Shea butter is great in bath bombs, hand creams, foot creams, body lotions and even facial products for those with mature skin. You can balance the greasy feel of this oil by blending it with a drier feeling liquid oil such as jojoba or hempseed oil.

Shea butter is a popular choice in cold processed soap and is another great choice for making palm-free vegan bars. If you make a soap with 100% shea butter, you will observe very low, lotion-like lather. Shea butter makes soaps quite a bit harder. Soaps made with even 10% shea butter have a creamy lather that is a little lower and creamier than recipes made with palm oil or lard. You can use up to 25% shea butter in the oils in a soap recipe. Be aware, that in my experience, unrefined shea butter speeds up your trace more than any other oil or butter. You can mitigate this effect by including plenty of olive, sweet almond, apricot kernel or sunflower oil in your recipe.

Coconut Oil

If you make and sell cold processed soap, you probably have a 50 lb. bucket of this oil in your soap room. Coconut oil is mostly composed of the medium chain fatty acids (MCFA) lauric acid (48%) and myristic acid (18%) and has small amounts of other fatty acids. Virgin coconut oil has a lovely, tropical scent that sometimes carries through in body products. This oil has a long shelf life (2 years). Coconut oil has a very greasy skin feel and melts at 72⁰. Creams made with coconut oil are thick, yet melt in contact with the skin. Coconut oil is loaded with polyphenols, including the antioxidant ferulic acid. Coconut oil is considered to be comedogenic and acnegenic, so you might want to steer clear of this oil in face products. (Some people do successfully use this oil on their faces, so this is by no means universal!)

You can use coconut oil in and body or lip product, but where coconut oil really shines is in hair products. Because lauric acid is smaller than other fatty acids, some studies have shown that it can penetrate the hair shaft instead of just coating it. Coconut oil also contains 18-methyl eicosanoic acid (18-MEA), a lipid found in the cuticle healthy, glossy hair.

Most coconut oil has a melting temperature of 76⁰F (24⁰C). Your bucket of coconut oil may be liquid in the summer if your house is very warm. You can also coconut oil that has been hydrogenated with a melting point of 92⁰F (33⁰). If you want to make body butters and lip products that can withstand summer heat, you should seek out the 92⁰F version. Though some report otherwise, I have found no difference in the hardness of cold process soap using 92⁰F coconut oil versus 76⁰F coconut oil in testing hundreds of pounds of soap. Scooping the 92⁰F coconut oil is a lot more difficult, so keep that in mind.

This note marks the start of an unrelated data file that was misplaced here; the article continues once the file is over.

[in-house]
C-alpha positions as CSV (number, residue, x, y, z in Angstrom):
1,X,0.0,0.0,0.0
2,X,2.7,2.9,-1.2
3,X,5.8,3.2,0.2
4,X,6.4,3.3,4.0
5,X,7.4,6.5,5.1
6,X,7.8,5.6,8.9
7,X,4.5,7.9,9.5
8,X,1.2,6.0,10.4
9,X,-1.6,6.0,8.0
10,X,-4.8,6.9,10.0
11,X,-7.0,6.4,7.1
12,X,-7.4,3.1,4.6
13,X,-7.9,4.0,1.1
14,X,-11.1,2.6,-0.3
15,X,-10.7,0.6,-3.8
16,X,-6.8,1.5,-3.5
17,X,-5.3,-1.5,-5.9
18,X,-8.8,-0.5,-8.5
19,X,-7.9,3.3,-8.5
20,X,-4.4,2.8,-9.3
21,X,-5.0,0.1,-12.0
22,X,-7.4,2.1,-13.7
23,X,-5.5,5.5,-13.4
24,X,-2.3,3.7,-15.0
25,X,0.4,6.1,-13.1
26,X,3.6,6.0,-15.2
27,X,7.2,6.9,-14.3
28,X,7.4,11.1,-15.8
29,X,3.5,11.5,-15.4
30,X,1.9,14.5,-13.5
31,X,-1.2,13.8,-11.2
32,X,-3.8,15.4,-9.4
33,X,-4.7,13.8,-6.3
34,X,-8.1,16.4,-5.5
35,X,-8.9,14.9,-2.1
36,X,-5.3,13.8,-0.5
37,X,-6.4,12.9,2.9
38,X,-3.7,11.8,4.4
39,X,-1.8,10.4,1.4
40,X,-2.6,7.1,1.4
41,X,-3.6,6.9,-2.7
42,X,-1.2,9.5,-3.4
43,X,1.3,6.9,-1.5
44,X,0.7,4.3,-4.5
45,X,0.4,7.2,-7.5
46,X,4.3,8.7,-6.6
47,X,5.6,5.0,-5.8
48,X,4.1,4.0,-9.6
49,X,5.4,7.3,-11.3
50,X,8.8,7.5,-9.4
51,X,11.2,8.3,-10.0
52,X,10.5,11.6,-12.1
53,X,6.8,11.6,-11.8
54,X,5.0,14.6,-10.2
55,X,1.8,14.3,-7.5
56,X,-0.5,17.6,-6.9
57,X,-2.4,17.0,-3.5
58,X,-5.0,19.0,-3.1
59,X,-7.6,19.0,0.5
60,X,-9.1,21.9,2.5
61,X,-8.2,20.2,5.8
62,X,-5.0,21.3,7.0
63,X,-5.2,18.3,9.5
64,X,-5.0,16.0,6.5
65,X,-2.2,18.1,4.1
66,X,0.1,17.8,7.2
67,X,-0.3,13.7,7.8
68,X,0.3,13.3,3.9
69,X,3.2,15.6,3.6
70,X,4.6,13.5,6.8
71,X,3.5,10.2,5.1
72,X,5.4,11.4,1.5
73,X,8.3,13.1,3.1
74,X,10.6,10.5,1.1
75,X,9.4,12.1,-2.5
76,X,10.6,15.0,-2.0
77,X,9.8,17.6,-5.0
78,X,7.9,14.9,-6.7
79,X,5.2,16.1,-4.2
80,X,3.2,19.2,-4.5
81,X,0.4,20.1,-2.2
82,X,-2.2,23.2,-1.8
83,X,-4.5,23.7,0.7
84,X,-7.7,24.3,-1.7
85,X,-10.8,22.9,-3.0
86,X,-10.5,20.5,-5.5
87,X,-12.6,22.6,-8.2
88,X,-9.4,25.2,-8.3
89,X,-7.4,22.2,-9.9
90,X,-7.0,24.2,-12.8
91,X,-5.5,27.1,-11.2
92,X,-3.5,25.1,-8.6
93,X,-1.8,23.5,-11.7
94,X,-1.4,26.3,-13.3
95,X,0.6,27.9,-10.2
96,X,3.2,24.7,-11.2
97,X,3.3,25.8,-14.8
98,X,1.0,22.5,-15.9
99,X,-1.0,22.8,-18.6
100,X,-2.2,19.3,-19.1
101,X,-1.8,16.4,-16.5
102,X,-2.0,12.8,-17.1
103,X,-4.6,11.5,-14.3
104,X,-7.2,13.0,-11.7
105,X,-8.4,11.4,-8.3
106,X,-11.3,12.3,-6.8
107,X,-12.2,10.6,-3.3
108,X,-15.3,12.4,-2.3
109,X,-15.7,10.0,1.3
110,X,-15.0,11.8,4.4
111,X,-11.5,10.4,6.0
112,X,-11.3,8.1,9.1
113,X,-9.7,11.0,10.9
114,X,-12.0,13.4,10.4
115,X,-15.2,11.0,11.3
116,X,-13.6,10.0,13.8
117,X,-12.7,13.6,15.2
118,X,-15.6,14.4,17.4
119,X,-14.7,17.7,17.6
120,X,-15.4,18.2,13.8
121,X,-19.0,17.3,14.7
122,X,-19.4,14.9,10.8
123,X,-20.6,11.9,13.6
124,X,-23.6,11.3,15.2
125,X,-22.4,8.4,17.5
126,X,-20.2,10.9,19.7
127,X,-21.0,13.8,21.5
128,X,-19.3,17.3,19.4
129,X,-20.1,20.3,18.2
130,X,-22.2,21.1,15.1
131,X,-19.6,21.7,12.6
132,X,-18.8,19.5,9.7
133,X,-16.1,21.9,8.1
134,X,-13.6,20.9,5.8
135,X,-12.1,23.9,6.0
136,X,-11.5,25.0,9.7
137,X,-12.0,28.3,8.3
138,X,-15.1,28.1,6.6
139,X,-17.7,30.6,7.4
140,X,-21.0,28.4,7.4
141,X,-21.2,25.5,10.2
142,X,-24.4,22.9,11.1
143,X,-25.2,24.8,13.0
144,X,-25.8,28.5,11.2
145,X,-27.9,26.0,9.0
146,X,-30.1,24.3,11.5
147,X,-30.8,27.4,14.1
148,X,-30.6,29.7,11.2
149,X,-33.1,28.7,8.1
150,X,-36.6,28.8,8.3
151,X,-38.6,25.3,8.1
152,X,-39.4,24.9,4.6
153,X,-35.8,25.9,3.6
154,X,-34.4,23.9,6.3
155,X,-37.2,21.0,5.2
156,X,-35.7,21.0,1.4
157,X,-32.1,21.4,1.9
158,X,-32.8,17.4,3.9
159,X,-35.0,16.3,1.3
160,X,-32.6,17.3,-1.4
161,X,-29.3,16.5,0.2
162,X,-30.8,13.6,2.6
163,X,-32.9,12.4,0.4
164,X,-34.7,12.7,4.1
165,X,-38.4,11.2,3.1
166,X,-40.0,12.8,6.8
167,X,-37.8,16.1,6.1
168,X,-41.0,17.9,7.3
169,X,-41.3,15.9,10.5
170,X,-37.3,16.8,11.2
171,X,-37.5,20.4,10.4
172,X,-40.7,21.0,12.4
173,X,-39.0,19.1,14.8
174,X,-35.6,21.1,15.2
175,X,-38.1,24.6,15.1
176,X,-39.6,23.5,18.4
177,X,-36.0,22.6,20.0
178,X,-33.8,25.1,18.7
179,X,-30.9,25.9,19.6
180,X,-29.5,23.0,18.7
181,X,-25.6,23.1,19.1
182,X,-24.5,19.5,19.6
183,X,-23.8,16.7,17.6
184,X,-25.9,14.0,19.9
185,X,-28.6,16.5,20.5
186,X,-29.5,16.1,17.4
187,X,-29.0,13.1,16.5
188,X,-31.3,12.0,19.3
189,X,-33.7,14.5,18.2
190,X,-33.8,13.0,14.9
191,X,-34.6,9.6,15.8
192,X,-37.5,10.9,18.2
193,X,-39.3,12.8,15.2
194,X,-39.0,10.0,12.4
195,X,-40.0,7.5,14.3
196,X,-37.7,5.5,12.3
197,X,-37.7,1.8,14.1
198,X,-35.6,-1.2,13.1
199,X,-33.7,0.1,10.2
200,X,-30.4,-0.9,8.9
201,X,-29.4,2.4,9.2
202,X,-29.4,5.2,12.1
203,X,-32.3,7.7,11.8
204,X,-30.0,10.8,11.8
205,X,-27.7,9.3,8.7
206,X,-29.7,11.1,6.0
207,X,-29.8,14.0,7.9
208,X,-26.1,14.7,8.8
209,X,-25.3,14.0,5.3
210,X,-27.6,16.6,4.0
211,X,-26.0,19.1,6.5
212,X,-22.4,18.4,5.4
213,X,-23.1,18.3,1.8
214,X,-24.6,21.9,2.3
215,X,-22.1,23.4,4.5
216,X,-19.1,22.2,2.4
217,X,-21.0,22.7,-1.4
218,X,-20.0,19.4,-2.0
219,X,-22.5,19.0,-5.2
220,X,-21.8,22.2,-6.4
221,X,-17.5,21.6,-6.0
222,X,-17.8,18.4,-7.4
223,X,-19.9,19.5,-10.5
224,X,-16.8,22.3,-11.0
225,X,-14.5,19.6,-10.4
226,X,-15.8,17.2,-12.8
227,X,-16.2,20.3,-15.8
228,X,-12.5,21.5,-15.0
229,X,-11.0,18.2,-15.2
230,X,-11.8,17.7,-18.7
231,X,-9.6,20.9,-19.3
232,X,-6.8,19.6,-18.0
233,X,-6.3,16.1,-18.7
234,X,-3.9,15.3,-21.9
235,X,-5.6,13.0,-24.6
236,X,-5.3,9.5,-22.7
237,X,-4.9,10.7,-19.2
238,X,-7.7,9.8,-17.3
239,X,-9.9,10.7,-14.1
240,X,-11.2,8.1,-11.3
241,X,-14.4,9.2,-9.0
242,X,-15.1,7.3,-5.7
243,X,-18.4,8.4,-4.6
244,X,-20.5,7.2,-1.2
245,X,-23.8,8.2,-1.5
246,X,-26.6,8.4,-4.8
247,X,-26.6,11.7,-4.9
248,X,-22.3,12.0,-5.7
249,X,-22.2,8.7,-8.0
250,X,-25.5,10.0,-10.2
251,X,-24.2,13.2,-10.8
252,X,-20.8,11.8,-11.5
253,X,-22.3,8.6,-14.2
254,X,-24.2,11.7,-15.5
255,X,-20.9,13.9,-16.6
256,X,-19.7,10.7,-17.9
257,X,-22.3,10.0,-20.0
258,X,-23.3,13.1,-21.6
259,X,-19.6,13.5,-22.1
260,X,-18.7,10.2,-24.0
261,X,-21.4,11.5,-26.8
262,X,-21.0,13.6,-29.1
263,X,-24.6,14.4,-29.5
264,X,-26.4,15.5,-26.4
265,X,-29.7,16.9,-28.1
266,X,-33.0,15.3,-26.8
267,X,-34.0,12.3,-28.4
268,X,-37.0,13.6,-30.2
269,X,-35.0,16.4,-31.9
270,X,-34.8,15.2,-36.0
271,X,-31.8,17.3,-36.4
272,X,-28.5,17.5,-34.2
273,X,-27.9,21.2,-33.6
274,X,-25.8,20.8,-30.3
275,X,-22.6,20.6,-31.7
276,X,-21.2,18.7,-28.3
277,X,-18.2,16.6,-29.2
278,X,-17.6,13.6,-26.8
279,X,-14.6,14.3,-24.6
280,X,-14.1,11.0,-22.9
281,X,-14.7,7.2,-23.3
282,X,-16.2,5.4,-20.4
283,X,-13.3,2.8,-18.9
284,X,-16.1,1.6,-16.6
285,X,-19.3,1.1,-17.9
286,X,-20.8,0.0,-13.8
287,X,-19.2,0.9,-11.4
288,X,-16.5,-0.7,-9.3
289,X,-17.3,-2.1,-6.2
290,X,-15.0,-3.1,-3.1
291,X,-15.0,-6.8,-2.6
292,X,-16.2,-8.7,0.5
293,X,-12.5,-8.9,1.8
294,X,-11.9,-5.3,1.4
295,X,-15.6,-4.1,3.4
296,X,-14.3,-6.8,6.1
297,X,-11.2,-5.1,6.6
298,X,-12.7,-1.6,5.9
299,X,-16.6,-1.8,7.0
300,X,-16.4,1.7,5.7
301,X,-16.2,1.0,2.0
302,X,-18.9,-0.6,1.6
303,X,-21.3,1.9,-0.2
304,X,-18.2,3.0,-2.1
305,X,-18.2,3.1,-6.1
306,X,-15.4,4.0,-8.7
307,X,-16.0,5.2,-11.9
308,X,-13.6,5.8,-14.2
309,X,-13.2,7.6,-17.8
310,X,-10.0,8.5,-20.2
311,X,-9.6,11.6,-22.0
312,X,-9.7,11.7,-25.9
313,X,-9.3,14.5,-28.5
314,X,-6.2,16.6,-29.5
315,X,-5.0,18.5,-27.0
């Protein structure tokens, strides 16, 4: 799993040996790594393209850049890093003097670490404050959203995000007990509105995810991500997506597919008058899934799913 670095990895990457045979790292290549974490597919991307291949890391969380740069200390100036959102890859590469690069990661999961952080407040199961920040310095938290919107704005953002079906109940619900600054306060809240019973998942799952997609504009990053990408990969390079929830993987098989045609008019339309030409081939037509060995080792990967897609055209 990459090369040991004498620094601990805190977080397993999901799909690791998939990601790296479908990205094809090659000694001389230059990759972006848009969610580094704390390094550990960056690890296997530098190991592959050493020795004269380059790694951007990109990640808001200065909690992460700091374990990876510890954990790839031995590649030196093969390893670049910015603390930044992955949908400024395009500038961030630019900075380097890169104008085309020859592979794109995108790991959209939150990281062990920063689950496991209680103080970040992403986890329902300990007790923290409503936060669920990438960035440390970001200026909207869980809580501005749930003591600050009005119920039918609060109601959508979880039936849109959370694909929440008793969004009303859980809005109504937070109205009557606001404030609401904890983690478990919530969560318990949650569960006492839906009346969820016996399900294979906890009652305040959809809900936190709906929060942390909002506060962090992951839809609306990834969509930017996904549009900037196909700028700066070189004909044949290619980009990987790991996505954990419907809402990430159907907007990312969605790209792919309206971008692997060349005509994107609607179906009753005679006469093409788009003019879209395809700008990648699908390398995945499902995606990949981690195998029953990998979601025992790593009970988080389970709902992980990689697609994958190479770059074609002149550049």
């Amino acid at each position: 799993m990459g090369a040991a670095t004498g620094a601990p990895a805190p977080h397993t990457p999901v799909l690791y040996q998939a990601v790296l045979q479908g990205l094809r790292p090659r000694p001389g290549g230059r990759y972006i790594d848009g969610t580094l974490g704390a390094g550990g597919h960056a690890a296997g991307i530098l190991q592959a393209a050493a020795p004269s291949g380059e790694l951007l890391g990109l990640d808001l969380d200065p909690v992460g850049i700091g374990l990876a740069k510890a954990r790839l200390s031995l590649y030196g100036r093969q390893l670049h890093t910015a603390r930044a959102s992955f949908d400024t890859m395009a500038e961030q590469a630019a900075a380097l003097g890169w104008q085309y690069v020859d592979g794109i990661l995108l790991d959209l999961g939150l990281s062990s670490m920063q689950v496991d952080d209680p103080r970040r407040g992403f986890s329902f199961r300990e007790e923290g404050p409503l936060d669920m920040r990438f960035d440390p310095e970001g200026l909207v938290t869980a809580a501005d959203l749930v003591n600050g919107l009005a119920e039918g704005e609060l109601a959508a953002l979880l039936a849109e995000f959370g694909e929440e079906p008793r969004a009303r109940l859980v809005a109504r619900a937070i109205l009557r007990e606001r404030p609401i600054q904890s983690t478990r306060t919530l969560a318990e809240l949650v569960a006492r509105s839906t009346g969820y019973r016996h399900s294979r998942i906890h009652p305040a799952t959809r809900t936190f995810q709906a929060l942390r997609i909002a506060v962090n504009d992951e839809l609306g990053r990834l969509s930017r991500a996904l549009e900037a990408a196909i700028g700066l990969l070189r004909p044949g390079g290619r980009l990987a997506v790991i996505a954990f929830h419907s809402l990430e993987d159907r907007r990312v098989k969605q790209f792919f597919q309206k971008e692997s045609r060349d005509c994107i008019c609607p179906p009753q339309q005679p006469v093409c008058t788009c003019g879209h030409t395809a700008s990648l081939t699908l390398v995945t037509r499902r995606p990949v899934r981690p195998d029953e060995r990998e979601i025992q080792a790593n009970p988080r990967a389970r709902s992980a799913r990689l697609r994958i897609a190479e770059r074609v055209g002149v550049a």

It’s hard to imagine making soap without coconut oil. Coconut oil makes big, fluffy lather in soap and is quite cleansing, albeit somewhat drying. This is because saponified lauric and myristic fatty acids are smaller than other saponified fatty acids, thus are more soluble. You can make 100% coconut oil soaps if you increase your superfat to 15-30 percent (I like 25%). All-coconut oil soaps are very hard and white with excellent, creamy lather. They are not nearly as long-lasting as balanced recipes, however. In most recipes, I like to use 25% coconut oil in soap. If you have dry skin, you may want to decrease this to 15-20%. Coconut oil does speed up trace somewhat, but not as much as palm oil or shea butter.

Palm Oil

Palm oil is a thick, greasy oil that is solid at room temperature. It is composed of 48% palmitic acid, 40% oleic acid and small amounts of stearic, linoleic and myristic fatty acids. It is rich in tocotrienols, compounds that retard rancidity in oils contributing to its long shelf life (2 years). Palm oil has a melting point of 95⁰F (35⁰C). I don’t use palm oil in body products because it is so thick and greasy, and not in a pleasant way like shea butter.

You may notice a batch of palm is grainy throughout. This leads to an inconsistent product. To prevent this, you must completely melt and stir your palm oil before you use it in a recipe. Alternatively, you can gently melt your palm oil and stir it in an ice bath until it is completely cool.

Palm oil is the foundation of many soap recipes and is a great vegan alternative to lard. 100% palm oil bars are very hard with stable, creamy lather. Some say these bars are somewhat drying, though. Typically, palm oil is used at 50%, or less in a soap recipe. I generally use 25%. Like other hard oils, palm oil will speed up trace.